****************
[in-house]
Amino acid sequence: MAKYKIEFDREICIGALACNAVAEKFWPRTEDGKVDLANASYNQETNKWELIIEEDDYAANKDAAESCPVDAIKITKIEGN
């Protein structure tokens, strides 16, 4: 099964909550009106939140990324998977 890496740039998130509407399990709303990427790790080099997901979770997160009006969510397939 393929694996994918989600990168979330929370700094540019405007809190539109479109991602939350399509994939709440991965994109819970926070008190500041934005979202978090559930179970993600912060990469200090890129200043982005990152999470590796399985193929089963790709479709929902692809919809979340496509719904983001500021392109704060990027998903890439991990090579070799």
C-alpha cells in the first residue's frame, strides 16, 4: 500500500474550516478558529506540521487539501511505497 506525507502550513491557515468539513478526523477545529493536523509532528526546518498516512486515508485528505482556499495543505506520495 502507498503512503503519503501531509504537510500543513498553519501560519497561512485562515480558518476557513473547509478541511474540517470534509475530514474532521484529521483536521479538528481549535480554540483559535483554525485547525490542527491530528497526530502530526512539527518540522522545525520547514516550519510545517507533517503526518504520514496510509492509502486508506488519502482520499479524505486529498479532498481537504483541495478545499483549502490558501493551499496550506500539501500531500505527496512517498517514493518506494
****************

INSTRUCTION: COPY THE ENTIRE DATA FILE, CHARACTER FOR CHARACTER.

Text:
[in-house]
Amino acid sequence: MAKYKIEFDREICIGALACNAVAEKFWPRTEDGKVDLANASYNQETNKWELIIEEDDYAANKDAAESCPVDAIKITKIEGN
């Protein structure tokens, strides 16, 4: 099964909550009106939140990324998977 890496740039998130509407399990709303990427790790080099997901979770997160009006969510397939 393929694996994918989600990168979330929370700094540019405007809190539109479109991602939350399509994939709440991965994109819970926070008190500041934005979202978090559930179970993600912060990469200090890129200043982005990152999470590796399985193929089963790709479709929902692809919809979340496509719904983001500021392109704060990027998903890439991990090579070799």
C-alpha cells in the first residue's frame, strides 16, 4: 500500500474550516478558529506540521487539501511505497 506525507502550513491557515468539513478526523477545529493536523509532528526546518498516512486515508485528505482556499495543505506520495 502507498503512503503519503501531509504537510500543513498553519501560519497561512485562515480558518476557513473547509478541511474540517470534509475530514474532521484529521483536521479538528481549535480554540483559535483554525485547525490542527491530528497526530502530526512539527518540522522545525520547514516550519510545517507533517503526518504520514496510509492509502486508506488519502482520499479524505486529498479532498481537504483541495478545499483549502490558501493551499496550506500539501500531500505527496512517498517514493518506494